FEINBERG Several carryovers from Cannes (Ken Loach's Palme d'Or winner I, Daniel Blake, Asghar Farhadi's The Salesman, Jim Jarmusch's Paterson, Andrea Arnold's American Honey and Jeff Nichols' Loving) and Venice (Nocturnal Animals). And some first-anywhere screenings (Ewan McGregor's directorial debut American Pastoral, Mira Nair's Queen of Katwe, Amma Asante's A United Kingdom, Lone Scherfig's Their Finest, Mick Jackson’s Denial — and even Salt and Fire, directed by Werner Herzog, who has a theater at Telluride named after him).

GALLOWAY You know what else is skipping Telluride and going to Toronto? The Birth of a Nation, which won Sundance's grand jury and audience awards but is now at the center of a firestorm. The folks at Searchlight must be wishing they could get their money back.

FEINBERG The incredible thing is I think it might have won best picture had Nate Parker's rape case of 17 years ago — for which he was found not guilty, I should note — not been dredged up again. The film is well crafted. It's moving. It's timely. But, at this point, I wonder if it still even has a pulse, as far as its Oscar prospects.

GALLOWAY It's extremely well done — though not artistically in the same league as, say, 12 Years a Slave, Searchlight's previous movie about slavery, which of course debuted at Telluride and won the best picture Oscar. It has a message that's worth repeating over and over, especially at a time when the Black Lives Matter movement is trying to remind people that prejudice is still a problem.

FEINBERG But can voters separate the film from Parker, who wrote, directed and stars in it?

GALLOWAY Perhaps. Judging from social media reactions to a column I wrote on the subject, it's going to be an uphill climb. When I saw that your old friend Marcia Nasatir, a veteran studio executive, declared she wouldn't even see it, I have to admit it made me feel there's almost nothing Searchlight can do to make it the frontrunner again.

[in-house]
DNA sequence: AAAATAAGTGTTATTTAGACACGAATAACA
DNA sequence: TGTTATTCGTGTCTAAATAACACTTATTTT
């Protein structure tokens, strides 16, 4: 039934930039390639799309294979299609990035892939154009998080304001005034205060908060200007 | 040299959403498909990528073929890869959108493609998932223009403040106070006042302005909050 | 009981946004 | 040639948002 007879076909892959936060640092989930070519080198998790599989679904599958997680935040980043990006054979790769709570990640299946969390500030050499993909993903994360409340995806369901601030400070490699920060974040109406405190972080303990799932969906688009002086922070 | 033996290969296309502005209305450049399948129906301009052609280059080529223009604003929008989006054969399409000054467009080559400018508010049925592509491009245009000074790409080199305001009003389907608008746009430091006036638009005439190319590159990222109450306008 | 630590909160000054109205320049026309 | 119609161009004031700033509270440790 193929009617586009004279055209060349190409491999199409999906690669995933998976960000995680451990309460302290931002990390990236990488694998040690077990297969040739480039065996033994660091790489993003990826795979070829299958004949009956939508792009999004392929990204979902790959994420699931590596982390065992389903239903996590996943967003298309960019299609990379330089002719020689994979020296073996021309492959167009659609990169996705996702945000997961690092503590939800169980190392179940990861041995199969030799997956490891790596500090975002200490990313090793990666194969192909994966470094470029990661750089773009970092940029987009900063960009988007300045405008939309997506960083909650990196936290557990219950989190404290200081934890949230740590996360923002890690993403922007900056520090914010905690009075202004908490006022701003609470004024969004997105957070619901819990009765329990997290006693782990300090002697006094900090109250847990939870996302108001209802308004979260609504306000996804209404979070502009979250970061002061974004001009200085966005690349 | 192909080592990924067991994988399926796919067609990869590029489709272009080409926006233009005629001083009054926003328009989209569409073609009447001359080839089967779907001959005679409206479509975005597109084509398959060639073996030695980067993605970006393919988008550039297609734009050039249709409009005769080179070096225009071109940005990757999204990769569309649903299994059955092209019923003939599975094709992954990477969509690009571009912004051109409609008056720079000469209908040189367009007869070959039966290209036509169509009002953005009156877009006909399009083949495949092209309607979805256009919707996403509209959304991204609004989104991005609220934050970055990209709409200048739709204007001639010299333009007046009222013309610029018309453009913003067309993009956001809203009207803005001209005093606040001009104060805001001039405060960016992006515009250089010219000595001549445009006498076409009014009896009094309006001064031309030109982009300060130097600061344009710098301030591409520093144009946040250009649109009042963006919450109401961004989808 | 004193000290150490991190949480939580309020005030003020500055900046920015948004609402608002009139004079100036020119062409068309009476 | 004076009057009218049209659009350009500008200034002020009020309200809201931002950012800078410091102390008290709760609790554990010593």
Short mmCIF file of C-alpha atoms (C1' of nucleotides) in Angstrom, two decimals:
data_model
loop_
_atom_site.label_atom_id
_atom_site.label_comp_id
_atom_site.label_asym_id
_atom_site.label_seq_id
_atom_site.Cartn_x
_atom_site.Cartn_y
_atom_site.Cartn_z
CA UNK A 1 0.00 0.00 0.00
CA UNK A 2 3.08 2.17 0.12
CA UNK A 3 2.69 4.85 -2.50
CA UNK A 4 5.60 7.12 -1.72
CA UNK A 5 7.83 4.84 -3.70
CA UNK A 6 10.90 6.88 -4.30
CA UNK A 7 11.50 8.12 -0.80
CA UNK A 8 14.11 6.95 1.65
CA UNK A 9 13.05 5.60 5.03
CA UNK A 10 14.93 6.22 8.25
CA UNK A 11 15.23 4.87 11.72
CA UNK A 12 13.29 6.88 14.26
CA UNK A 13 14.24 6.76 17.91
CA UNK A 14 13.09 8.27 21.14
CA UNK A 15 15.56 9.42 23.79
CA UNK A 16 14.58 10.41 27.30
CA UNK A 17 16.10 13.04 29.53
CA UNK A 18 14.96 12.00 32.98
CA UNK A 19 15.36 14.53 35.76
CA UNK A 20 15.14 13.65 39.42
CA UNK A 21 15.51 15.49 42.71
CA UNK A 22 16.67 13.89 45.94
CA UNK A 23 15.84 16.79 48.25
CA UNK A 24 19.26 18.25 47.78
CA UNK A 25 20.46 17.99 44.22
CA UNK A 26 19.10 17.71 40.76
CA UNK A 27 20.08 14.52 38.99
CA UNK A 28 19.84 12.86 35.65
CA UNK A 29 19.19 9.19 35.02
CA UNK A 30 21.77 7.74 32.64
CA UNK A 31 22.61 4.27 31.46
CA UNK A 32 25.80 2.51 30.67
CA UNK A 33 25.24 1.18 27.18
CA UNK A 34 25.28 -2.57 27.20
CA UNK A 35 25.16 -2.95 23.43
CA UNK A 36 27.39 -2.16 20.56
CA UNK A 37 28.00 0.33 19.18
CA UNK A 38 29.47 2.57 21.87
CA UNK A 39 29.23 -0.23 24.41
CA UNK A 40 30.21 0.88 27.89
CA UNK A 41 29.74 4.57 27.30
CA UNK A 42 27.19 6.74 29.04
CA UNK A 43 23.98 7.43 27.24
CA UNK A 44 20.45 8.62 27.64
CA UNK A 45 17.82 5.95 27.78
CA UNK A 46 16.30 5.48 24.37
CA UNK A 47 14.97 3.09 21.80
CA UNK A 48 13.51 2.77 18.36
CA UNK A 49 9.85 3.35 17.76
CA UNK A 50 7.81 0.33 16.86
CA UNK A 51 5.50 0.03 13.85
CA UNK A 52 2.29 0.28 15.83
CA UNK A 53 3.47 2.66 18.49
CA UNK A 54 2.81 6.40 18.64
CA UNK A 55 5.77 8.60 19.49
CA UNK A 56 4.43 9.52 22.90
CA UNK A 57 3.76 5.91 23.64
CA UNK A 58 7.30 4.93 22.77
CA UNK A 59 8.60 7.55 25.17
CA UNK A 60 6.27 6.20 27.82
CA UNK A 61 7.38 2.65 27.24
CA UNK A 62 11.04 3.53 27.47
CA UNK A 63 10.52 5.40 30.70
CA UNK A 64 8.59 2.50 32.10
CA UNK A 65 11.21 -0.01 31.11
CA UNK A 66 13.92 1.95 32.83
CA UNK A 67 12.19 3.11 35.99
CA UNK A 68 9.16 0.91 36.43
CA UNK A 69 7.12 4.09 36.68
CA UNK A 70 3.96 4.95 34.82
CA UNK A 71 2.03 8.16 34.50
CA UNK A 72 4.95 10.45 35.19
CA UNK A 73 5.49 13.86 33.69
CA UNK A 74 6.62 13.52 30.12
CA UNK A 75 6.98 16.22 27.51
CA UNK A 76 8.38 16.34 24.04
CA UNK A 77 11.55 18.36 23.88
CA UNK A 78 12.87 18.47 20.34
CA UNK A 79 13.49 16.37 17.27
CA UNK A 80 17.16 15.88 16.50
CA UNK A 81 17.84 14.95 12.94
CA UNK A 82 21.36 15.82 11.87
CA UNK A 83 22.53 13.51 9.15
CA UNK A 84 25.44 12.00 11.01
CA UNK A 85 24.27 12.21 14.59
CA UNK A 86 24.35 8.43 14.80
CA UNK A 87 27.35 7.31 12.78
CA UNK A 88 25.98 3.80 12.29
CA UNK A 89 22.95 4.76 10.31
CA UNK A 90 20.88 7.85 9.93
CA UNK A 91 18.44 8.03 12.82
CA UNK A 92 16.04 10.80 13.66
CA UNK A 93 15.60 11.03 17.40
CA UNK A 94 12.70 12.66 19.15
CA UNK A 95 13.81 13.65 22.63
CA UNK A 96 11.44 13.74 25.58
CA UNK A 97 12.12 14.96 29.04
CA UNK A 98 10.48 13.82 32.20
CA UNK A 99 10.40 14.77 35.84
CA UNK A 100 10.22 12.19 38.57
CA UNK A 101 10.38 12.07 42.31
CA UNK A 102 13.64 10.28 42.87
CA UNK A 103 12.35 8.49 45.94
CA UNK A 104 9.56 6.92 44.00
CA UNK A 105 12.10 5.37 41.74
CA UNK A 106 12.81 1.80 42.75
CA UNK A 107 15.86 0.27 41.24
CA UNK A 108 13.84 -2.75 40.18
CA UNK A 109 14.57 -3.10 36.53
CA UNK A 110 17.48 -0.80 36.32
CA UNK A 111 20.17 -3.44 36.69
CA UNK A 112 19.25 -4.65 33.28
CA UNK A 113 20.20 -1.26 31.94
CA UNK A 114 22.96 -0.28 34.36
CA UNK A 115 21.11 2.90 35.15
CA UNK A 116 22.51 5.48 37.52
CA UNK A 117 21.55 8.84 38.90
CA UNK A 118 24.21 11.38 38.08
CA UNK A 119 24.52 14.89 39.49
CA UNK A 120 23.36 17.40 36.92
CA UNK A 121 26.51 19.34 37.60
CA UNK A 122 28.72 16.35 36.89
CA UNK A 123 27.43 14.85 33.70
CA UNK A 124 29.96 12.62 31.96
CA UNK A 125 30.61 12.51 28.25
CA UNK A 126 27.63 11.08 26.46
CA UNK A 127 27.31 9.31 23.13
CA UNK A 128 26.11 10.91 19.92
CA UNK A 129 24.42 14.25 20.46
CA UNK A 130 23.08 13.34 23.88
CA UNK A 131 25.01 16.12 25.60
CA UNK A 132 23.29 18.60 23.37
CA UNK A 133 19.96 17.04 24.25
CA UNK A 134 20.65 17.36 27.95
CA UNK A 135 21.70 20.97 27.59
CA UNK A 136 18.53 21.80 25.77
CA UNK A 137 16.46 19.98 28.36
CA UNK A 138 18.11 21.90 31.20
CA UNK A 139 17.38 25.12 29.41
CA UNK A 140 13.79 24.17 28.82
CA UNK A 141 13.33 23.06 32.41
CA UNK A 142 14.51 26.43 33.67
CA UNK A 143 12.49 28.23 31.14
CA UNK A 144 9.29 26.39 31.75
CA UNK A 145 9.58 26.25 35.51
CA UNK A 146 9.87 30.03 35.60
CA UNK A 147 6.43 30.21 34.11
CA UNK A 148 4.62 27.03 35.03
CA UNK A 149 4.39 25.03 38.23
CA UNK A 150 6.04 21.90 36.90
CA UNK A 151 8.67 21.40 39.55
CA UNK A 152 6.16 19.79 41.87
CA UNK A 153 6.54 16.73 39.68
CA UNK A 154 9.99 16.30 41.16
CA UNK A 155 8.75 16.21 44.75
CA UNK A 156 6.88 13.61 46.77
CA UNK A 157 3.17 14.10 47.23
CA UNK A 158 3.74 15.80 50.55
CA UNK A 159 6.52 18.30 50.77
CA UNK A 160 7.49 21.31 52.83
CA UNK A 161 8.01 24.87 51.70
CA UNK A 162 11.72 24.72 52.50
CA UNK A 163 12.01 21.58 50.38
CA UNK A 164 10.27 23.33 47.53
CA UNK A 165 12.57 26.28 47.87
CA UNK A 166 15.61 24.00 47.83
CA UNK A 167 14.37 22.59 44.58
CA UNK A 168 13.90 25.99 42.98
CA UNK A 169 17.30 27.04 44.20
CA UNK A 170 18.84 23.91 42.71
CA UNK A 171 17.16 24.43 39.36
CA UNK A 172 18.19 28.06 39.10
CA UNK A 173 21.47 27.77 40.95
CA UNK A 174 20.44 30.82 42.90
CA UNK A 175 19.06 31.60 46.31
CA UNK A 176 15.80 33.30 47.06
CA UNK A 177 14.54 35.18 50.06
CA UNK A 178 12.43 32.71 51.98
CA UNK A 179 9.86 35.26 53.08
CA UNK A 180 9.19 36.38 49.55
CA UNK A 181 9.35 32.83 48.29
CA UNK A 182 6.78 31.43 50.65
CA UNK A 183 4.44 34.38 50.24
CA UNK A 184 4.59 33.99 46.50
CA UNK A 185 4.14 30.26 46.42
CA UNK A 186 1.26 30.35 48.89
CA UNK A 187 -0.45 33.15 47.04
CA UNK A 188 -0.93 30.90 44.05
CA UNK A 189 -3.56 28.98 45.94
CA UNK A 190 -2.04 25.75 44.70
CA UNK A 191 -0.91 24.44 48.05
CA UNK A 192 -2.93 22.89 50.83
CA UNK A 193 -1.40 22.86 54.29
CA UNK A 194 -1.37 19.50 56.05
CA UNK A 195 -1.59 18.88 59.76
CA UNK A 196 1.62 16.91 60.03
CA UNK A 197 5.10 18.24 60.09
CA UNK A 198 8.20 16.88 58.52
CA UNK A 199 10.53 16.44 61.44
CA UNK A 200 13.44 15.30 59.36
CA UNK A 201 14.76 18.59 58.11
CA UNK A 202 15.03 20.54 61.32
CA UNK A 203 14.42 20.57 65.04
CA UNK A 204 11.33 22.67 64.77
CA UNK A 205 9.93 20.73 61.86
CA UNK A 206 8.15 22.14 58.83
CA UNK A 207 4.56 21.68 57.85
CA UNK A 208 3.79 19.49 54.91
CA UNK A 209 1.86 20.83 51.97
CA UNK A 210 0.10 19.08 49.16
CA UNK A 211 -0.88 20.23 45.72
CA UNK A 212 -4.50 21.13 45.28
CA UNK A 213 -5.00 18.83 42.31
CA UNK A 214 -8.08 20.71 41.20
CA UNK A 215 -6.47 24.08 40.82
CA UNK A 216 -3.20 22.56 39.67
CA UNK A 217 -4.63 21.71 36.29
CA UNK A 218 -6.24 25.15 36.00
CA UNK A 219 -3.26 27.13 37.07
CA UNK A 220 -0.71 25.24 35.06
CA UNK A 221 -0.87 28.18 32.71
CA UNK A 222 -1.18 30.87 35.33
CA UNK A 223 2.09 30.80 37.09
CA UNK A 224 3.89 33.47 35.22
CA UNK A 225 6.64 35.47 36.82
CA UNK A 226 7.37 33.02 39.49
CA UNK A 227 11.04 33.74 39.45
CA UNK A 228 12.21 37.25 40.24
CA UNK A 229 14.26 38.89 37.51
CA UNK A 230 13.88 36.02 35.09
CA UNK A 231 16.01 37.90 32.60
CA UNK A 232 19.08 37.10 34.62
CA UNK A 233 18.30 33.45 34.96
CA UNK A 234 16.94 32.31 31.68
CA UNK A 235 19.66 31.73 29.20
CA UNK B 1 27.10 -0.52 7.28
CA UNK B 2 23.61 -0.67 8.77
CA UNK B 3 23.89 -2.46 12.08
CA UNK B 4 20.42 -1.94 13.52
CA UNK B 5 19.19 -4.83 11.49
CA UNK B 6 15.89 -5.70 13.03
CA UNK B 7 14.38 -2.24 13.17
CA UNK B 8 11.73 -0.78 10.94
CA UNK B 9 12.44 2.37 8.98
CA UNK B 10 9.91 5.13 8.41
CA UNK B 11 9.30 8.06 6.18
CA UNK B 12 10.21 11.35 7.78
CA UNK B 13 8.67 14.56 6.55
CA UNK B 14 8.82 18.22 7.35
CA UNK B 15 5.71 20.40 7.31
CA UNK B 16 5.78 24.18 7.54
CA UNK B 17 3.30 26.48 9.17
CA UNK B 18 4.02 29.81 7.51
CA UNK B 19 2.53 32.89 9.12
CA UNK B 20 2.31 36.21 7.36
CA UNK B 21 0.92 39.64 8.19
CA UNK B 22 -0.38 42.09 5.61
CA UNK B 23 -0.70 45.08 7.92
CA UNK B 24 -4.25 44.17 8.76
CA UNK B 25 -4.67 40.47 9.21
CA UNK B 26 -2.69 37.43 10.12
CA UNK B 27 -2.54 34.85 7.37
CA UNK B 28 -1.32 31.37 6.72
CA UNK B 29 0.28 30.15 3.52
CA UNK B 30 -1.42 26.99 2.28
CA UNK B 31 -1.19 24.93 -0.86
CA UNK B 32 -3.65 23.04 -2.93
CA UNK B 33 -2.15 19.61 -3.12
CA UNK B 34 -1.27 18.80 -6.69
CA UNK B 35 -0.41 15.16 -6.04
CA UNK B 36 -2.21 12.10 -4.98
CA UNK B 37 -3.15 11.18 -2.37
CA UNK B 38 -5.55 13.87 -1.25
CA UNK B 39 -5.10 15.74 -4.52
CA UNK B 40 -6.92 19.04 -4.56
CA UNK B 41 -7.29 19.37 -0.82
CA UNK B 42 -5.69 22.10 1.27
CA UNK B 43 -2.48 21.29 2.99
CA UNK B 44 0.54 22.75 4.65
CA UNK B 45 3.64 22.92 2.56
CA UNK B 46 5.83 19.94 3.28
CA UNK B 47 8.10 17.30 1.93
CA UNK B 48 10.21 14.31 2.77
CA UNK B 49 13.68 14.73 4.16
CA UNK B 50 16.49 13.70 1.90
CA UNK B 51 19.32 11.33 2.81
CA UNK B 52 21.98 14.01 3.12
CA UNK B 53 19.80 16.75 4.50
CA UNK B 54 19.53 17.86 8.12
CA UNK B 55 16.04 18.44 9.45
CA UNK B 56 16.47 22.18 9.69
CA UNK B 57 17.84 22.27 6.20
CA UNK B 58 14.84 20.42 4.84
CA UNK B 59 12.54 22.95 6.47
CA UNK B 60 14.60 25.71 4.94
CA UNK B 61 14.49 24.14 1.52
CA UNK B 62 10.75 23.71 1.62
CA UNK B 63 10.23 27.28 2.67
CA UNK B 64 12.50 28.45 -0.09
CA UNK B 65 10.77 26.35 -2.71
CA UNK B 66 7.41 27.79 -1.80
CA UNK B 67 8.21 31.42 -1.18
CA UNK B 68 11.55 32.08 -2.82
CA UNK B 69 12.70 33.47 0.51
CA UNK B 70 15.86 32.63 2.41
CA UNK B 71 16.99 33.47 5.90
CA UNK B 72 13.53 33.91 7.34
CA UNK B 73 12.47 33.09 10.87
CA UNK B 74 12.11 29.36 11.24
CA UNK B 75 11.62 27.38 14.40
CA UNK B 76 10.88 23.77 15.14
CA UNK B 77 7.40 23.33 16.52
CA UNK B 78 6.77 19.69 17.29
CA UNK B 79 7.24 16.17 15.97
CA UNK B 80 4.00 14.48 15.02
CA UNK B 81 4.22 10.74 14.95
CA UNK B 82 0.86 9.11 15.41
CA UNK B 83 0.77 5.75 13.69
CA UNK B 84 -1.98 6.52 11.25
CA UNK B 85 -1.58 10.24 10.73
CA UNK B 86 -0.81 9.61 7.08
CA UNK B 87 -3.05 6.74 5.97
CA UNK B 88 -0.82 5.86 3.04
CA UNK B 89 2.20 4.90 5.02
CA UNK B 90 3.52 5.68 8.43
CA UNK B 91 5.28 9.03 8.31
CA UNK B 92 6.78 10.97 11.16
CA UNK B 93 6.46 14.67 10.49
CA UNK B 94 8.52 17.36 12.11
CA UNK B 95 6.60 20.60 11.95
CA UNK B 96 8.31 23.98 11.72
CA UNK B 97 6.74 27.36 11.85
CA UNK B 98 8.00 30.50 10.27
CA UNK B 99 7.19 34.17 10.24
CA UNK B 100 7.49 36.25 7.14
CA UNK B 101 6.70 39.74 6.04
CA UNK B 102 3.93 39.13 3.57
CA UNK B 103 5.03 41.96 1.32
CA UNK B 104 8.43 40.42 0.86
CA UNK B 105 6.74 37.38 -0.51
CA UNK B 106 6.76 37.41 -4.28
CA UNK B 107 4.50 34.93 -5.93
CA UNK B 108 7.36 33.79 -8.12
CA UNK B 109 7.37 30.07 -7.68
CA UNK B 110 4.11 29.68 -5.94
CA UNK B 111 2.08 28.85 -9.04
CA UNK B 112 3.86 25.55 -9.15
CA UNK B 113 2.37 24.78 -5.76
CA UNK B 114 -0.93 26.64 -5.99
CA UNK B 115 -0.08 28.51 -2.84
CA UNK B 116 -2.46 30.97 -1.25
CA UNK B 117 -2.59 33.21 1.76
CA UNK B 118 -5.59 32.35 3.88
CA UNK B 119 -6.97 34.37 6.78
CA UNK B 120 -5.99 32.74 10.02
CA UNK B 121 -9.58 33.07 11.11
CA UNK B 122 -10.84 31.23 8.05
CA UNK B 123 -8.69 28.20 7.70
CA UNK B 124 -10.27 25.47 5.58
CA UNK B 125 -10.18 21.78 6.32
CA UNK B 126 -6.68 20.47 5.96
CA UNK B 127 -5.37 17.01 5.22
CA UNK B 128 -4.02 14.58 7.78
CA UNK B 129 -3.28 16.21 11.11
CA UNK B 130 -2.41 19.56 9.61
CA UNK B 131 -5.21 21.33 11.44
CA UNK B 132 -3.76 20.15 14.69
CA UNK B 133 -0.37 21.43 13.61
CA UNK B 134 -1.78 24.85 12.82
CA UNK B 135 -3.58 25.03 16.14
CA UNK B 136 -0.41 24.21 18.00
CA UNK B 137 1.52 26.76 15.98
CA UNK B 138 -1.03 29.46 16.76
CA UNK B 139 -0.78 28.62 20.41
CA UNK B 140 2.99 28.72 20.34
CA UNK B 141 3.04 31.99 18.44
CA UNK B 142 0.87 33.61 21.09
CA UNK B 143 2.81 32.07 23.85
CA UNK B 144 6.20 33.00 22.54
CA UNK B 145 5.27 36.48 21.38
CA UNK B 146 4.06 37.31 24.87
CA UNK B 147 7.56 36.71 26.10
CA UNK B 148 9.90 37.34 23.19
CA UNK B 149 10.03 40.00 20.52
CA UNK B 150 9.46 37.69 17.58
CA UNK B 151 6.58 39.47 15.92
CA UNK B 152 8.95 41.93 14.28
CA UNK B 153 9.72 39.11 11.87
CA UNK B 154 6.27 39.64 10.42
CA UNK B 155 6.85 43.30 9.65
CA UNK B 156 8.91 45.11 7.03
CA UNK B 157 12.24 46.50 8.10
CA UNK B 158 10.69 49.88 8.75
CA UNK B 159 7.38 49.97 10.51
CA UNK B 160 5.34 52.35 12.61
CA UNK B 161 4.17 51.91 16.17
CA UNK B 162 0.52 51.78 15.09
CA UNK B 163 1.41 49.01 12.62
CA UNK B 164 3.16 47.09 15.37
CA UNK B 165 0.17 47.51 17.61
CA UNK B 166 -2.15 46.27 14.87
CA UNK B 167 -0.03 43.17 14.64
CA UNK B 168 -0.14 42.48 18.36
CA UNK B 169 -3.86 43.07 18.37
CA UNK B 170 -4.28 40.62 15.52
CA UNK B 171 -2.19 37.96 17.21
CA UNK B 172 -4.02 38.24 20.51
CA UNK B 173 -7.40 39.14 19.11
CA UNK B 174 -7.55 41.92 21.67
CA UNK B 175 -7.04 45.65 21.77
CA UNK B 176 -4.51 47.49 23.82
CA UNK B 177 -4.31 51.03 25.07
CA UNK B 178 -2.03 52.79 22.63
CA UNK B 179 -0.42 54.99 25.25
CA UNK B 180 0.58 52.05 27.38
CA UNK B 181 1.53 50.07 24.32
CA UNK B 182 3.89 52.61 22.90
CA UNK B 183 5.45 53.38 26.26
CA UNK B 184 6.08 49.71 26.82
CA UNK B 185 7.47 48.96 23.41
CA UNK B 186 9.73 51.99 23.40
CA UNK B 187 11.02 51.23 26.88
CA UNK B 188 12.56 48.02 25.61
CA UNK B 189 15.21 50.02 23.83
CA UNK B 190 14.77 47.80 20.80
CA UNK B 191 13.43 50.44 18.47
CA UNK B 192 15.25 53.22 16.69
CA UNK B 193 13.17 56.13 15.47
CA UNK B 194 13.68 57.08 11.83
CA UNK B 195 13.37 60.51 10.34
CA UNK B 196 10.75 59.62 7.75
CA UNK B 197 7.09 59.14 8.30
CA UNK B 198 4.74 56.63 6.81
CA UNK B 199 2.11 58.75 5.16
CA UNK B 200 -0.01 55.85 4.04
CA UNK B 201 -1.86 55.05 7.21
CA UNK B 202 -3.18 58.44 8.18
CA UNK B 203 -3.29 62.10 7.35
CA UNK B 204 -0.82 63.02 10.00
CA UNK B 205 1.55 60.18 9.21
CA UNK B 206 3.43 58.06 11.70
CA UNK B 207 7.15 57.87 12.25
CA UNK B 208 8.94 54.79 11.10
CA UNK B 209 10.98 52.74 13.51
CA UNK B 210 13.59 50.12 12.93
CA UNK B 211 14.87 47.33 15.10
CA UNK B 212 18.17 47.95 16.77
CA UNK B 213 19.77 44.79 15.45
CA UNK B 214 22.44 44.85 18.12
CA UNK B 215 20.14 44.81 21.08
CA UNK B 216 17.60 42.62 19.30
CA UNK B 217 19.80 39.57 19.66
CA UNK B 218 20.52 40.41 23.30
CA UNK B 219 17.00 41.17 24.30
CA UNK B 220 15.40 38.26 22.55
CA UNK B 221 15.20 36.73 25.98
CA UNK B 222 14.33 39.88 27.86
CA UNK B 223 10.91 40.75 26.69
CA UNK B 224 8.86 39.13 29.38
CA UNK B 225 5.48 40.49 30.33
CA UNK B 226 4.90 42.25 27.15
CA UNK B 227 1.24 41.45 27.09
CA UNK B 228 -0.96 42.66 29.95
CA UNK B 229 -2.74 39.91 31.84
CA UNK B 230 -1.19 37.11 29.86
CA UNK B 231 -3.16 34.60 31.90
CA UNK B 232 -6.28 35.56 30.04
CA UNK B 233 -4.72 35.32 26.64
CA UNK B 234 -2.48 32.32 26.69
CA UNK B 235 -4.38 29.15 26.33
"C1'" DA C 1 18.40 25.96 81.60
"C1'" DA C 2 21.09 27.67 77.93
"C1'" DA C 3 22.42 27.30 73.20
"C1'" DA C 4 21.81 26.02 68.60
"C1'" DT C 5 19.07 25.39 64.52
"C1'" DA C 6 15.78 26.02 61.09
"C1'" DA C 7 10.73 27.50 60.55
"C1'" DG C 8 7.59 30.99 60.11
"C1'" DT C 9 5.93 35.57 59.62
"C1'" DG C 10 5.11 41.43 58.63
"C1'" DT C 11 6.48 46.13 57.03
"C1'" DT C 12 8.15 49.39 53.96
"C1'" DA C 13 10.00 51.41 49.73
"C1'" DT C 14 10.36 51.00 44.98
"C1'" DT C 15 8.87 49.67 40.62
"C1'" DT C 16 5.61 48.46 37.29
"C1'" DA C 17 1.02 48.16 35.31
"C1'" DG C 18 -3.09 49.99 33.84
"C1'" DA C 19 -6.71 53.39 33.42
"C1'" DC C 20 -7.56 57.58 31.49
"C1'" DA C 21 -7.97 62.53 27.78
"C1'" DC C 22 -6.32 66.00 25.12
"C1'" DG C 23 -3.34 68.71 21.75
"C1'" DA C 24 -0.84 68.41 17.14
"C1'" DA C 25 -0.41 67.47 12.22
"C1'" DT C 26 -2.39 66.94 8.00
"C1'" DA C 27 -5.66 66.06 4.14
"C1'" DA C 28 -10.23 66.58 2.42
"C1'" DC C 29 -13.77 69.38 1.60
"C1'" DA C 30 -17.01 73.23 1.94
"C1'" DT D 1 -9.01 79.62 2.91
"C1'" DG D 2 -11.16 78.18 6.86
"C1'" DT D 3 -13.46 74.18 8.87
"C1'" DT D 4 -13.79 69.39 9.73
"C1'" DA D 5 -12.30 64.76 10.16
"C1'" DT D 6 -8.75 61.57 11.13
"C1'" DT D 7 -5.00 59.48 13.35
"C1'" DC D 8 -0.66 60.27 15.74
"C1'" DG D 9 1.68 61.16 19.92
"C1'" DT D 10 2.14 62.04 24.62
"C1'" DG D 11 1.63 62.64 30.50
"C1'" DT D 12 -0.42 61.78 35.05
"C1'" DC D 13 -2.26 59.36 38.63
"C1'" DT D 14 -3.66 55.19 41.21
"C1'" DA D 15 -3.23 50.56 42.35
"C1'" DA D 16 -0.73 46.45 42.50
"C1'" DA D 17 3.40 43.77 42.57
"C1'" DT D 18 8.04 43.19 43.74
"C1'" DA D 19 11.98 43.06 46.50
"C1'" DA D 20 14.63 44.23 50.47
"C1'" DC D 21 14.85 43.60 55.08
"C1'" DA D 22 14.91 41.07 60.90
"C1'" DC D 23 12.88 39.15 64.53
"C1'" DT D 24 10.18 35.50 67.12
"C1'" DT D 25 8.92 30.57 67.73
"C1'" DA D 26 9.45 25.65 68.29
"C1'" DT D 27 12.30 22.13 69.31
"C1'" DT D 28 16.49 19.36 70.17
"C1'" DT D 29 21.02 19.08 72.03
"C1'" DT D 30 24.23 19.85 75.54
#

FEINBERG I find it baffling that a person can be tried and exonerated but still can't get on with his life in this country. Roman Polanski sexually assaulted a 13-year-old — he was convicted and still is a fugitive from the law — and the Academy had no problem awarding him a best director Oscar for The Pianist. So why should Parker, who was found not guilty but still has apologized for immature behavior, be given a harder time? Academy members are supposed to judge the work, not the person. We're not talking about the Jean Hersholt Humanitarian Award.

GALLOWAY It’s a very delicate subject. The other contenders had better hope they don’t have anything explosive in their pasts. But back to Telluride's lineup. Name one movie that you don't have to see, but still want to see badly.

FEINBERG No question: Amazing Grace, the decades-in-the-works documentary made by the late Sydney Pollack about the great Aretha Franklin, which was supposed to premiere at the fest last year but was blocked by a last-minute court injunction. Apparently Franklin and the producers have arrived at some sort of an understanding, and my interest certainly is piqued.

GALLOWAY Instead of naming one picture, I'm going to name a trilogy. The highlight of last year's fest was seeing Jean Renoir's 1936 film A Day in the Country again. This year I want to revisit Marcel Pagnol's Marius (1931), Fanny (1932) and Cesar (1936) — and I hope you'll drop your pundit hat and join me. Then we can have dinner and talk about them. 

FEINBERG All right, Galloway. What if I don't like it?

GALLOWAY Dinner will be on me.